Managing alcohol and drug problems in general practice: A survey of trainees' knowledge, attitudes and educational requirements

Ann M. Roche, Michael D. Parle, John B. Saunders

Research output: Contribution to journalArticlepeer-review

23 Citations (Scopus)

Abstract


To establish baseline data on Family Medicine Programme trainees' knowledge of and attitudes to drug and alcohol problems, we posted questionnaires to all trainees in New South Wales, Queensland, Victoria and South Australia. A total of 1647 trainees was surveyed, with a response rate of 55 per cent (n = 908). The mean age of respondents was 29 years and 54 per cent were female. The majority of respondents (58 per cent) were in their final year of training. Overall knowledge levels were reasonably good (the mean score was 76 per cent), but there were significant areas of deficit. Senior trainees generally performed better than their junior counterparts. Knowledge was best for alcohol and weakest for opiates. Attitudes towards involvement with drug and alcohol problems were very positive; however; confidence in the efficacy of various interventions was mixed.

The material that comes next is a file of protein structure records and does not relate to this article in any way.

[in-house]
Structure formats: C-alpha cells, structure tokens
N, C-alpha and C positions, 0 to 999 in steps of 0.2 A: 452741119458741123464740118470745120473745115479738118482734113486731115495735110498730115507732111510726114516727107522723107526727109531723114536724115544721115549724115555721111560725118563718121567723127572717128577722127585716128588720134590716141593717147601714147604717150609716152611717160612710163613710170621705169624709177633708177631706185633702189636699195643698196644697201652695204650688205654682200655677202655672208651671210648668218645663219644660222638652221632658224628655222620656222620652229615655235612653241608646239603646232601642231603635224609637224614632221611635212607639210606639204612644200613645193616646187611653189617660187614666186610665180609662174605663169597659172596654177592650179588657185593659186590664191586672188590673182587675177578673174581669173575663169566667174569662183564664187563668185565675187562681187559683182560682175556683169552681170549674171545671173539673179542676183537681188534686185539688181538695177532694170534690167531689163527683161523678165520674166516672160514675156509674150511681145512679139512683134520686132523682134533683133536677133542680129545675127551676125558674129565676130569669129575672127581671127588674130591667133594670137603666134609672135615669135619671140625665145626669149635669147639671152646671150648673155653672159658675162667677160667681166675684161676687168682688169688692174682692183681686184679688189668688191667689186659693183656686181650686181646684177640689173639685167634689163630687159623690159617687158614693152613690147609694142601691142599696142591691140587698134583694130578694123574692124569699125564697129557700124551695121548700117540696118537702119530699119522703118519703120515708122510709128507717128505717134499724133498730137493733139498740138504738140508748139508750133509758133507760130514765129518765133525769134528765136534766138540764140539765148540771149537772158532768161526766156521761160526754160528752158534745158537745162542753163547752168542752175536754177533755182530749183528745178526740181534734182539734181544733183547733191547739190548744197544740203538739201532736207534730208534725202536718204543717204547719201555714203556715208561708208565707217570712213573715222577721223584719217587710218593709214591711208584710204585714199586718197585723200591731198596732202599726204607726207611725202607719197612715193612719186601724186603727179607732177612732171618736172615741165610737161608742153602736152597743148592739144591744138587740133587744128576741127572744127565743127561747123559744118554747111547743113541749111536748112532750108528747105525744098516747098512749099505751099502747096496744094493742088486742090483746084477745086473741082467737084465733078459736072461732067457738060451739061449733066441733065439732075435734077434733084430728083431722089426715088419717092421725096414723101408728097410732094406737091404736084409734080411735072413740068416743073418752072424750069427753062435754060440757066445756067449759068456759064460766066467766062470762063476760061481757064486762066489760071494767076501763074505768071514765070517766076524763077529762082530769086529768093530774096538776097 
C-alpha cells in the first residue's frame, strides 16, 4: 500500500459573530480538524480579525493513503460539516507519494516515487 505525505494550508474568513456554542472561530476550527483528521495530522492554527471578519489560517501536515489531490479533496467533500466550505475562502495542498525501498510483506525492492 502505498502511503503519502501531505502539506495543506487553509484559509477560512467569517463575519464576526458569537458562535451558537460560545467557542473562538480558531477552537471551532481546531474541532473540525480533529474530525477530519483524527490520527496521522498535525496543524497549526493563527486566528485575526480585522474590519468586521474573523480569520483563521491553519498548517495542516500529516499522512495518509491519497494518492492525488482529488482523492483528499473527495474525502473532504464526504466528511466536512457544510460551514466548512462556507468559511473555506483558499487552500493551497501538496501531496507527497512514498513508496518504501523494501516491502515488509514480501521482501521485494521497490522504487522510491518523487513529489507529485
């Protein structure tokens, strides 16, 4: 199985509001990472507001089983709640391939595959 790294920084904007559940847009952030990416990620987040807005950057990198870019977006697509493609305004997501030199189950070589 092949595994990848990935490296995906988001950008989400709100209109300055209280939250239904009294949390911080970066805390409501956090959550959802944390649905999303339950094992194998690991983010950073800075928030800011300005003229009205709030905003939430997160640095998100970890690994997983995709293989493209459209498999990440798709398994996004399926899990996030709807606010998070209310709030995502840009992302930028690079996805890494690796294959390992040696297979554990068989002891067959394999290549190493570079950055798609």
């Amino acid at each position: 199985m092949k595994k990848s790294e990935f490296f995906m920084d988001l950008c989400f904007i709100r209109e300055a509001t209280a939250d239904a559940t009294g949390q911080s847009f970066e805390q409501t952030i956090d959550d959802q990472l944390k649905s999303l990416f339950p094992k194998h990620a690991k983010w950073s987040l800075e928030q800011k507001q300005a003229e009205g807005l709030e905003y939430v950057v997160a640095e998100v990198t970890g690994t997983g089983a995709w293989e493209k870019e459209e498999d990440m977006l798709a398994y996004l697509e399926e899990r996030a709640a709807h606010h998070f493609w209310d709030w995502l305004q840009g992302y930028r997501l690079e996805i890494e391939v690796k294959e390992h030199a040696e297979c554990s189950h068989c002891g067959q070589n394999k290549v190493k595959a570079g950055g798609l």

Original languageEnglish
Pages (from-to)401-408
Number of pages8
JournalAustralian and New Zealand Journal of Public Health
Volume20
Issue number4
DOIs
Publication statusPublished - Aug 1996
Externally publishedYes

Fingerprint Dive into the research topics of 'Managing alcohol and drug problems in general practice: A survey of trainees' knowledge, attitudes and educational requirements'. Together they form a unique fingerprint.

Cite this